In case you’re wondering, Duolingo tells me I’m currently 10% fluent.  On the one hand, that’s probably a huge exaggeration.  I’d fail any Spanish test.  On the other hand, that’s probably a huge understatement.  I know from experience that once I get into a place where I need it, I’ll get where and what I want more like 2/3 of the time.

What other things might you learn better by doing a little every day instead of setting some big huge goal or taking some formal class?

Metaphors Can Limit Us

I’ve been thinking a lot about metaphors and how indispensable they are to human speech and thought.  Whether or not we realize it, we can’t do much thinking or communicating without extensive use of metaphors.  Many of the metaphors we use we are unconscious of.

Language reveals the prevalence of metaphor.  Discussions where two people hold different opinions are referred to with war metaphors.  People stand their ground, or defend their position, etc.  It’s hard to know how these metaphors affect our perception of the world and might open up or limit our thinking.

Speaking of limiting, there are two common metaphors I think limit us in subtle but powerful ways.  The first is the chain metaphor.  The old adage is that a chain is only as strong as its weakest link.  This metaphor is in the back of our minds in team settings, or organizations.  When you think about it, it’s a pretty bad metaphor, except for in unhealthy hierarchies.  It’s meant as a kind of reminder of our equality, so we don’t forget to help the weakest of our number lest we all get dragged down.  It has some value in this sense, but it also implies linear relationships and uniformity among individuals.  We are not links in a chain.  On our various social scenes we are more like nodes in a network.  If one node is weak or broken, the network can adjust and reroute information to the others.  It’s a distributed, indestructible series of interlacing webs.  If your organization truly is like a chain, that’s a pretty risky setup that puts way too much pressure on every participant.  Networks, on the other hand, are nimble, open-ended, adaptive, and allow for experimentation.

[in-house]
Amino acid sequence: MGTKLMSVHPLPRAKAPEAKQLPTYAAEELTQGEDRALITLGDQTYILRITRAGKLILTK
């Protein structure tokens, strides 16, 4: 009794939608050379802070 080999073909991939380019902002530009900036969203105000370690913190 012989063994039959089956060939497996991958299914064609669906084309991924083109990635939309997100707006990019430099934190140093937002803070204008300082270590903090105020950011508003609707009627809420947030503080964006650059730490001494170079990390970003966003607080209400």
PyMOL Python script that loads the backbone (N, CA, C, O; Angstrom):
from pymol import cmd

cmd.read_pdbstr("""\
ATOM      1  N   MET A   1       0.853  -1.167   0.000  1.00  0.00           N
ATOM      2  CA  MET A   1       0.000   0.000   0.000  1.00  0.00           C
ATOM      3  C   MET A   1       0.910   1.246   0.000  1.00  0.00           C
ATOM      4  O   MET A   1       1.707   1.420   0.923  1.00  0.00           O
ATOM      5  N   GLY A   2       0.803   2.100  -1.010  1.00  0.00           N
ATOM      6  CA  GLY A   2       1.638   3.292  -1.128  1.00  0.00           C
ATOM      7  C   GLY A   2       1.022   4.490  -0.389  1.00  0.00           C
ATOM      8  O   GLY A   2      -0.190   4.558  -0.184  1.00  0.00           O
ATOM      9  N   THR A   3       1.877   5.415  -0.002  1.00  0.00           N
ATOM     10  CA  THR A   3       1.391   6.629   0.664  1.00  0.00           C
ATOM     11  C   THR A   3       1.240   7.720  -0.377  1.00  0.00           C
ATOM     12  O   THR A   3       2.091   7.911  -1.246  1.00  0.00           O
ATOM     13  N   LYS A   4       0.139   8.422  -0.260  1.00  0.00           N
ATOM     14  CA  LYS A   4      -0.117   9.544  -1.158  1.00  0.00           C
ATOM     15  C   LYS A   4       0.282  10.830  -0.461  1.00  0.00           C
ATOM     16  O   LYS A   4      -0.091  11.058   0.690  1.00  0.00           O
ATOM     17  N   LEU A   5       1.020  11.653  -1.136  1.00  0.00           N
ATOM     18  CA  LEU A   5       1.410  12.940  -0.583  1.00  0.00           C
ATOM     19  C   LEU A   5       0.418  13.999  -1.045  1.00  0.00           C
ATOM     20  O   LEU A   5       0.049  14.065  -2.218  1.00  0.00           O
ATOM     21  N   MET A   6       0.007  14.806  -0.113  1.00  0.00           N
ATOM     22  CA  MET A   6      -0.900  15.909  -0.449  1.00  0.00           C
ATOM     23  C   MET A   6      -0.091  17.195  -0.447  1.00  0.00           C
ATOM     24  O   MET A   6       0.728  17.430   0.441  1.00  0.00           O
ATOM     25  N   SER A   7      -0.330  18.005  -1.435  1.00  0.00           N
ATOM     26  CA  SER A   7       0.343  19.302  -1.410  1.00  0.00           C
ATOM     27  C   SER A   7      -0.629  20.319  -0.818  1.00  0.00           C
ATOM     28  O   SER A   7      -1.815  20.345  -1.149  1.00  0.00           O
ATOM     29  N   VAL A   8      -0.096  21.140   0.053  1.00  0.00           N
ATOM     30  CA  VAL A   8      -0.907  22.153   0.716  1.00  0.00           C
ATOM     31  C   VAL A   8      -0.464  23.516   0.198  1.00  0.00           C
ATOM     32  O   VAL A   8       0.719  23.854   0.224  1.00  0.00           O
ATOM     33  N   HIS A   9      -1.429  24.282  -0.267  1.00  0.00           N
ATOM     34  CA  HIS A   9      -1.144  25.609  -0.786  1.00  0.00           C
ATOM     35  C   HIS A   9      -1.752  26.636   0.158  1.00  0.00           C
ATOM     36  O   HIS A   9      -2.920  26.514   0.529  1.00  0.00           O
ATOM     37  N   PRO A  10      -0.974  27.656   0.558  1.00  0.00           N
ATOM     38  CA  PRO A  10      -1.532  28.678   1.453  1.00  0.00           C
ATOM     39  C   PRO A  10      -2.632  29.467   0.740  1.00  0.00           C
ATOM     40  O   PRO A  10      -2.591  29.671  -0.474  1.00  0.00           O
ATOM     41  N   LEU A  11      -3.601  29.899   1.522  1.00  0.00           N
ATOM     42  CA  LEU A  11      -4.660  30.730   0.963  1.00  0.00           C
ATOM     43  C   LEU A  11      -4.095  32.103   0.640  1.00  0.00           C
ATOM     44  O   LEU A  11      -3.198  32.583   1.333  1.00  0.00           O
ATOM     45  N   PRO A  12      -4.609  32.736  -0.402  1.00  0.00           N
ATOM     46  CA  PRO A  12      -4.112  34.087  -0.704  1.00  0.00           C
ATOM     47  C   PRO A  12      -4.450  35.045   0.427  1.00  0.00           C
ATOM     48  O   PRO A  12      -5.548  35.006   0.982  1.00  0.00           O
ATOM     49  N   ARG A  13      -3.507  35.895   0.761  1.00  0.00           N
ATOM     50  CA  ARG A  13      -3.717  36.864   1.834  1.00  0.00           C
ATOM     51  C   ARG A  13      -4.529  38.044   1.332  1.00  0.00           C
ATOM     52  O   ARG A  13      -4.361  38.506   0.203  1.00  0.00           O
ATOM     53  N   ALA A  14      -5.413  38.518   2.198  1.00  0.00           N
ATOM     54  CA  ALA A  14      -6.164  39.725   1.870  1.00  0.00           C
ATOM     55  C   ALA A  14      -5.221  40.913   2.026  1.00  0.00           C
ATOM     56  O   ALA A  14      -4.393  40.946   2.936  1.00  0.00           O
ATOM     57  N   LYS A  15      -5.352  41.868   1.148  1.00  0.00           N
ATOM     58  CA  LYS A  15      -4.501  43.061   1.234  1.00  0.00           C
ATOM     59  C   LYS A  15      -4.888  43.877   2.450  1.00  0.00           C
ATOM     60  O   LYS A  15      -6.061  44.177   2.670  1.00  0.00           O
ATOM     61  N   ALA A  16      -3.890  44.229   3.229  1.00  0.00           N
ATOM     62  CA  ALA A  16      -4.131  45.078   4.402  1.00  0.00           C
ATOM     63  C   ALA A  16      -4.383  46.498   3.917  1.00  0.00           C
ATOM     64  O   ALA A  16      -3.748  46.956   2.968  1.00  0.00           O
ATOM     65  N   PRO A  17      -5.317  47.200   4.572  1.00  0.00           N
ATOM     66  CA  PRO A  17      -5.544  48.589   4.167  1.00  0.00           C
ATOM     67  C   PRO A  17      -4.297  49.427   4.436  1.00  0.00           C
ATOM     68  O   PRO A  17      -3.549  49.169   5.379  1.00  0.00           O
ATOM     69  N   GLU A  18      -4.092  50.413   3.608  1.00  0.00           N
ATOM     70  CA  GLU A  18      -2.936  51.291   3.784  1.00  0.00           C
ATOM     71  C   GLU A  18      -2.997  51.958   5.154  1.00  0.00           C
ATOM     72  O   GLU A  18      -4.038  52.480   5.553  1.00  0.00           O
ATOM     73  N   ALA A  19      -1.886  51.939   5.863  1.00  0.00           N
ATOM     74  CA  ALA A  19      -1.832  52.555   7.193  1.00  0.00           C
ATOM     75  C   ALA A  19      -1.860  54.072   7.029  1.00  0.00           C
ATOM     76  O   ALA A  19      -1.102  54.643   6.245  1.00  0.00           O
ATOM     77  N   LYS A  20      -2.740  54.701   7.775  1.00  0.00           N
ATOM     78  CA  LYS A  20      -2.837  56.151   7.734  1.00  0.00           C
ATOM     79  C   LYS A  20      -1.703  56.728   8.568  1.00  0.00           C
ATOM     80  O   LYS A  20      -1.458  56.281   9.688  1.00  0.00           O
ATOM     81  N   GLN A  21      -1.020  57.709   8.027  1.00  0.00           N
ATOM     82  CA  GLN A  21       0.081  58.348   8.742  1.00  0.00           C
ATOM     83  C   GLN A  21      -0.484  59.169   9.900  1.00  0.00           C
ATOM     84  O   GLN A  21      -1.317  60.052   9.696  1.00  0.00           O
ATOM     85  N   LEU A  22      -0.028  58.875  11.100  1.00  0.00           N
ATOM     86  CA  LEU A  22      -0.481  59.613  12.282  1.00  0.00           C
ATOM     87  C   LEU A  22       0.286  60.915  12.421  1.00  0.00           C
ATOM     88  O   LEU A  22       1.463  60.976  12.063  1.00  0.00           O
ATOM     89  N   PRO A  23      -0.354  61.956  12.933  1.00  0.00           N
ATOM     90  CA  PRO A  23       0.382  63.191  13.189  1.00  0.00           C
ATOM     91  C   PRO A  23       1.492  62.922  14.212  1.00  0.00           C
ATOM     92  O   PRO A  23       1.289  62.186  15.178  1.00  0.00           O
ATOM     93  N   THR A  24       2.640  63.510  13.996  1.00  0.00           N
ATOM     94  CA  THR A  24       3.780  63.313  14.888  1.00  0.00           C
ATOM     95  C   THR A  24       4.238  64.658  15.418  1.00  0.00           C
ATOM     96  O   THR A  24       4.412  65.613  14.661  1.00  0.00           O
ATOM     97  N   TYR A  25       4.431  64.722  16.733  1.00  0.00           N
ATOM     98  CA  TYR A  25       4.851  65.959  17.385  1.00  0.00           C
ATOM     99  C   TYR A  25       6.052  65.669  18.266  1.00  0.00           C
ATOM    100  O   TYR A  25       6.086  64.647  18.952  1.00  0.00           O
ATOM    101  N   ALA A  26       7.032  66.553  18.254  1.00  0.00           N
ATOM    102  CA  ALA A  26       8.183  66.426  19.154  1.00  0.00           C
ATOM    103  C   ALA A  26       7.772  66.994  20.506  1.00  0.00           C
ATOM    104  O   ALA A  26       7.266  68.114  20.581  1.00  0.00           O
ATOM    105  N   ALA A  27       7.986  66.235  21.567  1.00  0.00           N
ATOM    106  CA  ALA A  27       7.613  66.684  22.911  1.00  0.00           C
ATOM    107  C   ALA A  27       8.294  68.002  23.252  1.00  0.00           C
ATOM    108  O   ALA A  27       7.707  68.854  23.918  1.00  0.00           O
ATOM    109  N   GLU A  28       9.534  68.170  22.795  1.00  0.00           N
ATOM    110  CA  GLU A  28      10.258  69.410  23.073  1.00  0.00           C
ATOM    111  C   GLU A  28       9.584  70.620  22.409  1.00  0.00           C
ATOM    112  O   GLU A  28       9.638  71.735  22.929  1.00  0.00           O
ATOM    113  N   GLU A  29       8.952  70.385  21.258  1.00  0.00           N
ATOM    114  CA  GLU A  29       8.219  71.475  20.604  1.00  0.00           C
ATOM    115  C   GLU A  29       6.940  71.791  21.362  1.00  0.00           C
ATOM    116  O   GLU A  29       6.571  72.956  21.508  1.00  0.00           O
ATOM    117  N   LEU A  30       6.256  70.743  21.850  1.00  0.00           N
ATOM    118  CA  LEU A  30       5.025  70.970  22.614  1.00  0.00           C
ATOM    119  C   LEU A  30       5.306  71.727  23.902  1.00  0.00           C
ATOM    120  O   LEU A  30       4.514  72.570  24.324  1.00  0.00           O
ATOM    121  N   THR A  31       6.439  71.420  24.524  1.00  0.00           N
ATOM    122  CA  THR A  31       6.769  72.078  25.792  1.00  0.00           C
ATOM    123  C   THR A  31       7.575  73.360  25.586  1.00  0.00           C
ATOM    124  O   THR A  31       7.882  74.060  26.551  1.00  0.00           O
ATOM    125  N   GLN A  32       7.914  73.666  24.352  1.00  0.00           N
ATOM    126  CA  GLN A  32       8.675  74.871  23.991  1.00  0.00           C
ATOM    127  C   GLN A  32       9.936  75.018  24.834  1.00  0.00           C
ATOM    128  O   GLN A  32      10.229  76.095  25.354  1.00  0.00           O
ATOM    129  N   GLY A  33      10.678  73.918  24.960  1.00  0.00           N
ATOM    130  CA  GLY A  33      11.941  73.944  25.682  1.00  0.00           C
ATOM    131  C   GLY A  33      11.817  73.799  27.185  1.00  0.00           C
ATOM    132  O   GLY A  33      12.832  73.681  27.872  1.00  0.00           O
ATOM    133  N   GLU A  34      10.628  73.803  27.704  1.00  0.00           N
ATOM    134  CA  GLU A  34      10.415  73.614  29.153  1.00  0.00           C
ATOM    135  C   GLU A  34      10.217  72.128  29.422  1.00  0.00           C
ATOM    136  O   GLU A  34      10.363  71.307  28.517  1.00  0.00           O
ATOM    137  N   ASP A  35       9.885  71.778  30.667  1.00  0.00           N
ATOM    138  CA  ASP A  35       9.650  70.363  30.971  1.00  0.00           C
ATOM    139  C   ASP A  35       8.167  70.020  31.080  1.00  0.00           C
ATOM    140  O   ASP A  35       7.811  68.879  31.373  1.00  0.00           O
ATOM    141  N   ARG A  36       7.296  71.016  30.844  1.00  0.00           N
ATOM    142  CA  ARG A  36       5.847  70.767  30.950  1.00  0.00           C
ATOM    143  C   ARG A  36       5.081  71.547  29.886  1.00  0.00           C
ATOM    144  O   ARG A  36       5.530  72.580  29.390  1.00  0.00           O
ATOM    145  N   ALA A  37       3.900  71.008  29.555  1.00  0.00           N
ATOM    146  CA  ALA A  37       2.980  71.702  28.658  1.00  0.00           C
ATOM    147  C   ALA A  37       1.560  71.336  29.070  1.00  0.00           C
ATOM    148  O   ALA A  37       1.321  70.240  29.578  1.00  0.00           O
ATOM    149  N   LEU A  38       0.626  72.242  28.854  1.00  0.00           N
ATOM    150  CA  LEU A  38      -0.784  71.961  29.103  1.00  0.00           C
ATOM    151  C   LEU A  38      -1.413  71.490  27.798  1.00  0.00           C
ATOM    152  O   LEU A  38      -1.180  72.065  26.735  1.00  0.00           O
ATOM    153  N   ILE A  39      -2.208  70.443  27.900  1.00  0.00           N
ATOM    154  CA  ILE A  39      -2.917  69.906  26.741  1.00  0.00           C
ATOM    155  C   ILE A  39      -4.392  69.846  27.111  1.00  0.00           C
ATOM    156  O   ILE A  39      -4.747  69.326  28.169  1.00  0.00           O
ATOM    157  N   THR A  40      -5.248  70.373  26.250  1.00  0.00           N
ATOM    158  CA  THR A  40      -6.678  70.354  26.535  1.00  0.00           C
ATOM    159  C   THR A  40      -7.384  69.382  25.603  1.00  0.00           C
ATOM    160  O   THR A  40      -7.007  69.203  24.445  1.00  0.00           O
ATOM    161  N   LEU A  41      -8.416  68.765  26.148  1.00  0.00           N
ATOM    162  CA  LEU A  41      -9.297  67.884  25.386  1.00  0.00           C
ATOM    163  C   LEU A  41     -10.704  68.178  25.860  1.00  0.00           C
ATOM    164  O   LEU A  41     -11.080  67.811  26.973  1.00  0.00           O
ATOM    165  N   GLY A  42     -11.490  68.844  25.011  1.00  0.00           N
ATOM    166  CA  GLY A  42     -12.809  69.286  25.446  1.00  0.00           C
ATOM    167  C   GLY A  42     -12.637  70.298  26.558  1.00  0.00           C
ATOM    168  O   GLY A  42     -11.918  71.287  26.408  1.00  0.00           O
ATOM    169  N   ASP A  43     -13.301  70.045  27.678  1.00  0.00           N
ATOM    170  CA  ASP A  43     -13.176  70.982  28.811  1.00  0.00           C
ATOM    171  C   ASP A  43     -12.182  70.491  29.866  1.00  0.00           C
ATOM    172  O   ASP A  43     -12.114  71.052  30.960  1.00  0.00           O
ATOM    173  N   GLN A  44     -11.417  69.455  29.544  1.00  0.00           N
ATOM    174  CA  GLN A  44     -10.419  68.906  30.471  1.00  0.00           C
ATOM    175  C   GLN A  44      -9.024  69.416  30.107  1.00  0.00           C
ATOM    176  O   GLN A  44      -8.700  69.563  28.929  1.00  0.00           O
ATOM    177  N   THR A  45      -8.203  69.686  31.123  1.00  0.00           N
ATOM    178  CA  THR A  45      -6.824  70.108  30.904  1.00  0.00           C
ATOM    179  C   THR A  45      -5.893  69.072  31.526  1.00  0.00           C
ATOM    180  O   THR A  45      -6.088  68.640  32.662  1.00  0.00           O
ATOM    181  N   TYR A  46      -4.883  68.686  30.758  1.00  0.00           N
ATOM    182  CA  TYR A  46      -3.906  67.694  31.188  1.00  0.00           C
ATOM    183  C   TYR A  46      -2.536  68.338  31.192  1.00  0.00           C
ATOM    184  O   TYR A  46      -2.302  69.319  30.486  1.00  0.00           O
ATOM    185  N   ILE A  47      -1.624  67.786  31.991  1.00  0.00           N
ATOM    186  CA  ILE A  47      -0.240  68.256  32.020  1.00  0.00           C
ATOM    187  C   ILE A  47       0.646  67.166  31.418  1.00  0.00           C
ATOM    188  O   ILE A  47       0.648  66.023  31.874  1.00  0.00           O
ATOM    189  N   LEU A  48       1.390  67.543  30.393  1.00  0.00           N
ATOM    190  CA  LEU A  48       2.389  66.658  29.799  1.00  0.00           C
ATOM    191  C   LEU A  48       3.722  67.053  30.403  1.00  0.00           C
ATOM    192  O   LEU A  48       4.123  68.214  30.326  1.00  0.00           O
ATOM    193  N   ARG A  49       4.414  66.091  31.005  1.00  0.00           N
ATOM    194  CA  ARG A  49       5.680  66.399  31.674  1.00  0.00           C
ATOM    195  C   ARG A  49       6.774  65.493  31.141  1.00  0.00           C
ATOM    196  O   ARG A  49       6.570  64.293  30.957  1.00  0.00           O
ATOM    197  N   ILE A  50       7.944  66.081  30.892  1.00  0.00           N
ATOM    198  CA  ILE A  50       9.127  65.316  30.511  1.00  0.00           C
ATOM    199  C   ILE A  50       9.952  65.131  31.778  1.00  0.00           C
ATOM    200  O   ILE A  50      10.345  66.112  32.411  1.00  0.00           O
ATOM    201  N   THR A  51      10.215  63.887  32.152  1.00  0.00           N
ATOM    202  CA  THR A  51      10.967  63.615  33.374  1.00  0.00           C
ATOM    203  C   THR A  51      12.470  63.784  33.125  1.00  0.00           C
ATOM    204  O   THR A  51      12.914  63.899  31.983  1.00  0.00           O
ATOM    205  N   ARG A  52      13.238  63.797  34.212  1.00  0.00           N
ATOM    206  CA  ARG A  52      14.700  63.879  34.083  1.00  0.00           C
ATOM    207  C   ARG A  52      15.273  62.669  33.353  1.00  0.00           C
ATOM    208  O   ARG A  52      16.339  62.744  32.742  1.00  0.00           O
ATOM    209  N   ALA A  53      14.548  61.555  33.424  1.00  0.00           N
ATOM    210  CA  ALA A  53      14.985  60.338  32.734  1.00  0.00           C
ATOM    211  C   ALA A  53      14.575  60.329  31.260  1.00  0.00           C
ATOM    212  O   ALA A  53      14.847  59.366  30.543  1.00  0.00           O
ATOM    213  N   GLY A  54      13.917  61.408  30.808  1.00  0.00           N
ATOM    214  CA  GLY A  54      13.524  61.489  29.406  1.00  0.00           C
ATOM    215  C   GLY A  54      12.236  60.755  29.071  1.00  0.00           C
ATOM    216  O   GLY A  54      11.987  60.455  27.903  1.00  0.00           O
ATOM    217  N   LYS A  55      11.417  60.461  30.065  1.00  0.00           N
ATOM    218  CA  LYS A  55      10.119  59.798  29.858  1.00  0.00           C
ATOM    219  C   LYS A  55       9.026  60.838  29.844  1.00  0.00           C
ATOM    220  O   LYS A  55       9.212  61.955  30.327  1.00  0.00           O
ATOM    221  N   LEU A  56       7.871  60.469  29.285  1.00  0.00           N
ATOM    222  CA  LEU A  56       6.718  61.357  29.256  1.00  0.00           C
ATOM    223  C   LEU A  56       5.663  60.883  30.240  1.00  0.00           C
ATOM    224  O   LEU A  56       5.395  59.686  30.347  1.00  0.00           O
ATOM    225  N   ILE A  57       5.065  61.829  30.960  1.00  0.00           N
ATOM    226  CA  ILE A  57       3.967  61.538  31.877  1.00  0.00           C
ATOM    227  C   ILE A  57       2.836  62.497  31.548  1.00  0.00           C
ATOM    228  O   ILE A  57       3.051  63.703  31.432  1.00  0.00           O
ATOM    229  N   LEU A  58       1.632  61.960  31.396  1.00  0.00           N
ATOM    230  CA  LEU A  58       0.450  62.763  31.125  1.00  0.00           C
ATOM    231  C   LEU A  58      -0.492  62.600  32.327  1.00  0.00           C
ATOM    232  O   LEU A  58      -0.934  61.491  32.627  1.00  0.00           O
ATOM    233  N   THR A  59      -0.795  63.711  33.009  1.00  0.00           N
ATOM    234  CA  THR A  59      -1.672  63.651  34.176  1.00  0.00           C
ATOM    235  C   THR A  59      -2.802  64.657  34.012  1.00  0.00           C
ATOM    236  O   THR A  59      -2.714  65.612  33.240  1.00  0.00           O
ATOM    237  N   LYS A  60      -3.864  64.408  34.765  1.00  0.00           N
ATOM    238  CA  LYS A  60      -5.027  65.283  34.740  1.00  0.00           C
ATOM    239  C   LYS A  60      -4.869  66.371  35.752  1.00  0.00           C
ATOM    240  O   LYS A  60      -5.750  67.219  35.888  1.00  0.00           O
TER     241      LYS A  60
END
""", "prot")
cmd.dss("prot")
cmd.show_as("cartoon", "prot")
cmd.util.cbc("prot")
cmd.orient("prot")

The second common metaphor I find limiting is based on the pie chart.  We love pie charts.  They seem scientific, plus they look like pie.  When visualizing where resources reside and contemplating ratios, the pie metaphor is in the back of our minds.  This is useful in a static world, but can be pretty detrimental in the dynamic world of the real.  The most obvious example is worldwide wealth.  Worry over who “controls” what percent of wealth is rooted in the pie metaphor.  If they have a lot, others must have little, and this must be bad.  But wealth moves quickly, and in a market, it can be created.  In fact, the only way to accumulate wealth is to create it for others.  So for one person to get more, someone else must also get more.  Transfers like theft and taxation are the only ways of getting wealth that do not create more for others.  This metaphor limits us in ways beyond just our macroeconomic thinking.  The pie tends to make us possessive and protective of ideas, or even happiness.  We’re afraid to openly share our thoughts and we worry that if others rise and gain popularity, wealth, success, etc. that must be bad for us.  It’s an unhappy metaphor that can turn us into envious, paranoid cranks.

I don’t think any metaphor is good or bad.  They are tools and can be more and less useful in various situations.  But I wonder how much we could improve our lives by occasionally examining the latent metaphors we use to make sense of the world?